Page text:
A volunteer diver clears underwater garbage in Dapeng in 2017.
A NONPROFIT environmental protection organization in Shenzhen is recruiting volunteer divers to help clean underwater nets and traps in the Dapeng sea area. A cleanup is planned for April, according to the organization Dive for Love.
Diving enthusiasts who want to contribute to the preservation of the ocean environment can sign up for the campaigns. Nets are among the most dangerous types of underwater garbage, threatening coral and other ocean life.
Lin Xiaohui, a staff member with the NGO, said that they plan to organize 10 cleanups this year. The organization will need a dozen volunteer divers who are trained and certified.
Eligible volunteer divers are required to have good awareness of safety, as well as be familiar with the underwater environment and navigation system. Also, the volunteers will have to master performance buoyancy techniques, and the use of a surface marker buoy and an underwater cutter.
Dive for Love has organized six net cleanups since April last year, collecting over 225 kilograms of garbage on the seabed.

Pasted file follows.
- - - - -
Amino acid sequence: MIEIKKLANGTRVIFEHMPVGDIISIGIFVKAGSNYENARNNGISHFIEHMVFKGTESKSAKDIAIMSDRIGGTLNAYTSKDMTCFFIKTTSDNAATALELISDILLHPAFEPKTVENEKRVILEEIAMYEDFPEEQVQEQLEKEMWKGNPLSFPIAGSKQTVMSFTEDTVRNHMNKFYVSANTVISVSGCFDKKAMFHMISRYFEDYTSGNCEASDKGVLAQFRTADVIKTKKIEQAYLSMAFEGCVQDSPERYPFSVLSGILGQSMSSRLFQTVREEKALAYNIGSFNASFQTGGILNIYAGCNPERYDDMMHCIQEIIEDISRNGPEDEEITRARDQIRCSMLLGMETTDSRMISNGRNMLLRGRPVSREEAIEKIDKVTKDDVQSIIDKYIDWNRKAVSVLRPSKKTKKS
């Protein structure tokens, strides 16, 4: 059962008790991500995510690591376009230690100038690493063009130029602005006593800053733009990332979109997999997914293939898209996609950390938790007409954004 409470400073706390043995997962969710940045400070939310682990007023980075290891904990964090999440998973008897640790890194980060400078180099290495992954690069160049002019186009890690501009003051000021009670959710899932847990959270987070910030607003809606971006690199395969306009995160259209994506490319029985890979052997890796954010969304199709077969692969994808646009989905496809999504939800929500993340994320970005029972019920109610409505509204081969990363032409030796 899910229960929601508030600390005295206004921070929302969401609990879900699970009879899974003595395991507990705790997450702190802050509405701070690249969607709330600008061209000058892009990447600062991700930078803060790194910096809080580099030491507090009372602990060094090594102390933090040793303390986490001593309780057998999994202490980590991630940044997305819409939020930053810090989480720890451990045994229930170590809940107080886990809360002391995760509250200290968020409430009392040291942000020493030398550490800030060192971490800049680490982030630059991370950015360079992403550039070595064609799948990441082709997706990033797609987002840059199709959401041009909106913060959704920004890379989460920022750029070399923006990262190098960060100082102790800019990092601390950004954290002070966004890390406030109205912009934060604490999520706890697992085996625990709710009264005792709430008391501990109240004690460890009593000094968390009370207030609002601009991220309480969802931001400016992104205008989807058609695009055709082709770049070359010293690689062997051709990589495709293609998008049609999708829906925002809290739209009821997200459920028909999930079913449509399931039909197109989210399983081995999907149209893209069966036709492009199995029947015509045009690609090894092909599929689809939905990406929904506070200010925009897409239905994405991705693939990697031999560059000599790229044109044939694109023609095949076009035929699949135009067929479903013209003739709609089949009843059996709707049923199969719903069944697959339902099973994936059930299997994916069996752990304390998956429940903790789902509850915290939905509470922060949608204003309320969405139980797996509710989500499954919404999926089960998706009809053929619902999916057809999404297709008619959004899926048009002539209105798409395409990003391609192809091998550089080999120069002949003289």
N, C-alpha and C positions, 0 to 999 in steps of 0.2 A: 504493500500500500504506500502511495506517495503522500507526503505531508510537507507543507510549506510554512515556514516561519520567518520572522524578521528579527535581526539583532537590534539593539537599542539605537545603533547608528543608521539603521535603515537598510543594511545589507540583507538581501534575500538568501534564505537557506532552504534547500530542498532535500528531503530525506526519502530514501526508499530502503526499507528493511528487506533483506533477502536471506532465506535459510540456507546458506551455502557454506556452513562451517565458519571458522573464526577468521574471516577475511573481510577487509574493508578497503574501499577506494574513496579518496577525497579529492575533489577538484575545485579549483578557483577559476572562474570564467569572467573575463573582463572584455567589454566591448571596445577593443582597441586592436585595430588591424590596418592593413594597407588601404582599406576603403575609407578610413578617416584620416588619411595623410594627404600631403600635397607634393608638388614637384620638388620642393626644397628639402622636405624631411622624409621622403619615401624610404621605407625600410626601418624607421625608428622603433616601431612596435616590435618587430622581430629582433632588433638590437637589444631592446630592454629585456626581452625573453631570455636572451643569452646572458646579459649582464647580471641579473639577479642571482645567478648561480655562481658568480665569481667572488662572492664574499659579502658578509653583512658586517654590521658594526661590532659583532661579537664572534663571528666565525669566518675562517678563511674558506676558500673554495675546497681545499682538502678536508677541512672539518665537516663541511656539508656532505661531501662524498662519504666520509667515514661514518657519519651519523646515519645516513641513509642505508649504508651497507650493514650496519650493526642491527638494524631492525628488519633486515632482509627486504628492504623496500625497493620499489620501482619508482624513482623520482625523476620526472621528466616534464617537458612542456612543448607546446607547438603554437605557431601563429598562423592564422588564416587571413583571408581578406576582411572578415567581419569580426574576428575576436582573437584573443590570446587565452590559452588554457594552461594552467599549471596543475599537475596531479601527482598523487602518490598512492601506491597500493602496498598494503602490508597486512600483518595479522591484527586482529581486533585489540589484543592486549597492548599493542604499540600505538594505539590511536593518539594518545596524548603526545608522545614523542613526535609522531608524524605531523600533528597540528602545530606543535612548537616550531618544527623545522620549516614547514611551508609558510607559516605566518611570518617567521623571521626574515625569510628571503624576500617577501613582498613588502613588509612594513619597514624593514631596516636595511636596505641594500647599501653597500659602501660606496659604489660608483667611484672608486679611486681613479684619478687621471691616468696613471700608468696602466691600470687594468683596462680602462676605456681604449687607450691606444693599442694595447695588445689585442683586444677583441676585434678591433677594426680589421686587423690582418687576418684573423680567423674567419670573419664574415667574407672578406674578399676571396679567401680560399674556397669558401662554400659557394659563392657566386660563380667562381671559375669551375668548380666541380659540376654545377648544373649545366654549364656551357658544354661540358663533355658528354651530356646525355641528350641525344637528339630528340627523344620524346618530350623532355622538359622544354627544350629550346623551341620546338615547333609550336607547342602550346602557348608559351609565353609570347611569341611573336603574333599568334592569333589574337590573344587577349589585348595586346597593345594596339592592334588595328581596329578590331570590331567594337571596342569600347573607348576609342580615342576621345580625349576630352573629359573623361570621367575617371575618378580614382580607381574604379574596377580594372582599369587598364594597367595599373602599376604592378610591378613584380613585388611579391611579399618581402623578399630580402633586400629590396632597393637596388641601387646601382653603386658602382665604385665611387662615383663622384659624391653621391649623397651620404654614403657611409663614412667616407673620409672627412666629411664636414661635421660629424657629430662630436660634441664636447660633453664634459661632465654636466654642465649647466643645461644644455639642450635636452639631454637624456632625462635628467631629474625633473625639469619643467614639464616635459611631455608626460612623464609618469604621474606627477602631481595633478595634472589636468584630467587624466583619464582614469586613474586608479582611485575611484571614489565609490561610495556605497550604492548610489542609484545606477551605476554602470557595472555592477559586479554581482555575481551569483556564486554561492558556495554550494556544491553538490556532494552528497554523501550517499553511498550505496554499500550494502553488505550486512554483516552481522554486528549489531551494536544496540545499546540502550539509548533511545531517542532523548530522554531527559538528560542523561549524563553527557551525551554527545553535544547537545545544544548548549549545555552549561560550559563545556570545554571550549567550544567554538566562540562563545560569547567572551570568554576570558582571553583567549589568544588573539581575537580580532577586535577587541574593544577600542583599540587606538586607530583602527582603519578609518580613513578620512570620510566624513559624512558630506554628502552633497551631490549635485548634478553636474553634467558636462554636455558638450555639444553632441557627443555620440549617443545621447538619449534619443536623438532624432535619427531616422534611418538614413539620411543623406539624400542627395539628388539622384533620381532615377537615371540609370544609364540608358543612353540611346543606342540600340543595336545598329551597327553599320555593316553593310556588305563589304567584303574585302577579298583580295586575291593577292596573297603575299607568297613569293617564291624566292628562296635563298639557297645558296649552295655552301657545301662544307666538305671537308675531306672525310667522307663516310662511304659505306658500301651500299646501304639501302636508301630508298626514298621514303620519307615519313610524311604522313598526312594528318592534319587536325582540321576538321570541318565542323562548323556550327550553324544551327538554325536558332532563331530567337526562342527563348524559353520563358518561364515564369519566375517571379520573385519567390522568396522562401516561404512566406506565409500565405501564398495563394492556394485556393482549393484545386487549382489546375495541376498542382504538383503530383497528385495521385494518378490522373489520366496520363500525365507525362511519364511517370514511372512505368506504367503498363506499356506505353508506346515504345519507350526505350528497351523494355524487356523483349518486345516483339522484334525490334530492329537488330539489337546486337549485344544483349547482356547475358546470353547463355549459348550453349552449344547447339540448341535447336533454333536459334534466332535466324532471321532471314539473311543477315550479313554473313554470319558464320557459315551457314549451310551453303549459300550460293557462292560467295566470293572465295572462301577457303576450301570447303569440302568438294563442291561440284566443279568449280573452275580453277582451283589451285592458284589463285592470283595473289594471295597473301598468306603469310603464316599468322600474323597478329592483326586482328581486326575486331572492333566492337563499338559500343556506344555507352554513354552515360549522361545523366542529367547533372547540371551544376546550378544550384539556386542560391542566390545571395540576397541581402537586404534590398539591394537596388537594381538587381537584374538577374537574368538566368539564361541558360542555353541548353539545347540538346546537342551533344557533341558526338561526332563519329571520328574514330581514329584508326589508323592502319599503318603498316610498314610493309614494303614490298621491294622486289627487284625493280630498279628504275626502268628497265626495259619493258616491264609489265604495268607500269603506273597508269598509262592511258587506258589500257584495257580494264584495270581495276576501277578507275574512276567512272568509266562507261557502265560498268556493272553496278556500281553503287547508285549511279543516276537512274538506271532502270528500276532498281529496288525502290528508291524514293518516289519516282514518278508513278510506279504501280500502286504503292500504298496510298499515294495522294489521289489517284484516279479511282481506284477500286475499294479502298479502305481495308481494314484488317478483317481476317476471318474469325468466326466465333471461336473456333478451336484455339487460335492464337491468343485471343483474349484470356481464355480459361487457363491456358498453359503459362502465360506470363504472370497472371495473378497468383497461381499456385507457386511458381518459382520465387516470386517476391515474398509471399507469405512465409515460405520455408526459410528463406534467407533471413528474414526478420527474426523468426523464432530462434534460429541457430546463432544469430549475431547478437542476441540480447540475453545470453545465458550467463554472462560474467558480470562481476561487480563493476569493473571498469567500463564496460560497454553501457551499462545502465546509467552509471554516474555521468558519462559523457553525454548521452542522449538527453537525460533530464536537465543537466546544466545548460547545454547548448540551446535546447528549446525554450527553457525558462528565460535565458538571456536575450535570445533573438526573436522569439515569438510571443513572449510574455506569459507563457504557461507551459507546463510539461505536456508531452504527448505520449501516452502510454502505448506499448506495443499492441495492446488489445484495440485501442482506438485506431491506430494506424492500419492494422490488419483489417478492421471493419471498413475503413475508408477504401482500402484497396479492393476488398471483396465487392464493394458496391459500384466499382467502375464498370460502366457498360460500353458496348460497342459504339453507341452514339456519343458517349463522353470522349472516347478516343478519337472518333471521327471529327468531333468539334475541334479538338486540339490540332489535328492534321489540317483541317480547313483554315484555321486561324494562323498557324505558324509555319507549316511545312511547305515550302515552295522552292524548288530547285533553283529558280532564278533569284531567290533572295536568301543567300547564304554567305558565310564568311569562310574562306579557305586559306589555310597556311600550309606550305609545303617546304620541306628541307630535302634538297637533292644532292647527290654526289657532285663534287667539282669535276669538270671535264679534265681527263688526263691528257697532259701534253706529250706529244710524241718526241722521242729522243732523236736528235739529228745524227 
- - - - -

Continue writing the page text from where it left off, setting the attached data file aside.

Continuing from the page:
The monthly cleanups of fishing nets is part of what Dive for Love has been doing over the past few years to restore the ecosystem in the sea areas in Dapeng.
Last October, the NGO initiated a Coral Preservation Project that aims to build a coral conservation belt extending 100 meters in the waters of Da'ao Bay.
The NGO raised around 240,000 yuan (US$37,945) in last year's "99 Charity Day," China's largest online fund-raising campaign run by Tencent, for the Coral Preservation Project.
Sea areas in Shenzhen once flourished with coral reefs. However, the coral cover has fallen from over 76 percent to 34 percent, due to human activity, over the past three decades, according to Guangdong Reef Check, an annual survey of the reefs' condition, Sixth Tone reported.
The restoring procedure can take quite a long time to make progress. Dive for Love has enlisted 600 volunteers from all walks of life since 2014, joining groups that work on ocean conservation in the region.